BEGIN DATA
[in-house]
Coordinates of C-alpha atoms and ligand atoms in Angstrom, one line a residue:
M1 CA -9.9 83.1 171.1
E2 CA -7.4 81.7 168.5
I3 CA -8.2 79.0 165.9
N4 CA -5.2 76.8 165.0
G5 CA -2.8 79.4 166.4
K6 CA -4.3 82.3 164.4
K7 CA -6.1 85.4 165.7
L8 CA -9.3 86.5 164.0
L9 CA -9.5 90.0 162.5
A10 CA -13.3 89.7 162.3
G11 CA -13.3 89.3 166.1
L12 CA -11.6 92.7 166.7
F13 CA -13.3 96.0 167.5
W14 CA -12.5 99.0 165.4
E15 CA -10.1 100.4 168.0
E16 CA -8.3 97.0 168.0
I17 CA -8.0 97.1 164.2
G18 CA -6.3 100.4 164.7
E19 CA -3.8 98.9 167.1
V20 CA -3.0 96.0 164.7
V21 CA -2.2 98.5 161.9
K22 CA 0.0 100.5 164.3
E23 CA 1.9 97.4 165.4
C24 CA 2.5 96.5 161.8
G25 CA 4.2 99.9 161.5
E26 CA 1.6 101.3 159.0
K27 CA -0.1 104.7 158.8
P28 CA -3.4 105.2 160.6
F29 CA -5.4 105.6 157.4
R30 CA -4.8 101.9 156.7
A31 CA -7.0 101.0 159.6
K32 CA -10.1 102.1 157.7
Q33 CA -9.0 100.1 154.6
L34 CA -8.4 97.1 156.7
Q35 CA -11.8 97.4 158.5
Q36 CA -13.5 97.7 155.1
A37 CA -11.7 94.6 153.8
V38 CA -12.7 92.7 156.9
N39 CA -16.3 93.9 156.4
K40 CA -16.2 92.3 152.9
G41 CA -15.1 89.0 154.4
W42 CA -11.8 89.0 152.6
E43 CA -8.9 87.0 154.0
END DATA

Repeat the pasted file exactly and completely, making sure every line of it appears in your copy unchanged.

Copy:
[in-house]
Coordinates of C-alpha atoms and ligand atoms in Angstrom, one line a residue:
M1 CA -9.9 83.1 171.1
E2 CA -7.4 81.7 168.5
I3 CA -8.2 79.0 165.9
N4 CA -5.2 76.8 165.0
G5 CA -2.8 79.4 166.4
K6 CA -4.3 82.3 164.4
K7 CA -6.1 85.4 165.7
L8 CA -9.3 86.5 164.0
L9 CA -9.5 90.0 162.5
A10 CA -13.3 89.7 162.3
G11 CA -13.3 89.3 166.1
L12 CA -11.6 92.7 166.7
F13 CA -13.3 96.0 167.5
W14 CA -12.5 99.0 165.4
E15 CA -10.1 100.4 168.0
E16 CA -8.3 97.0 168.0
I17 CA -8.0 97.1 164.2
G18 CA -6.3 100.4 164.7
E19 CA -3.8 98.9 167.1
V20 CA -3.0 96.0 164.7
V21 CA -2.2 98.5 161.9
K22 CA 0.0 100.5 164.3
E23 CA 1.9 97.4 165.4
C24 CA 2.5 96.5 161.8
G25 CA 4.2 99.9 161.5
E26 CA 1.6 101.3 159.0
K27 CA -0.1 104.7 158.8
P28 CA -3.4 105.2 160.6
F29 CA -5.4 105.6 157.4
R30 CA -4.8 101.9 156.7
A31 CA -7.0 101.0 159.6
K32 CA -10.1 102.1 157.7
Q33 CA -9.0 100.1 154.6
L34 CA -8.4 97.1 156.7
Q35 CA -11.8 97.4 158.5
Q36 CA -13.5 97.7 155.1
A37 CA -11.7 94.6 153.8
V38 CA -12.7 92.7 156.9
N39 CA -16.3 93.9 156.4
K40 CA -16.2 92.3 152.9
G41 CA -15.1 89.0 154.4
W42 CA -11.8 89.0 152.6
E43 CA -8.9 87.0 154.0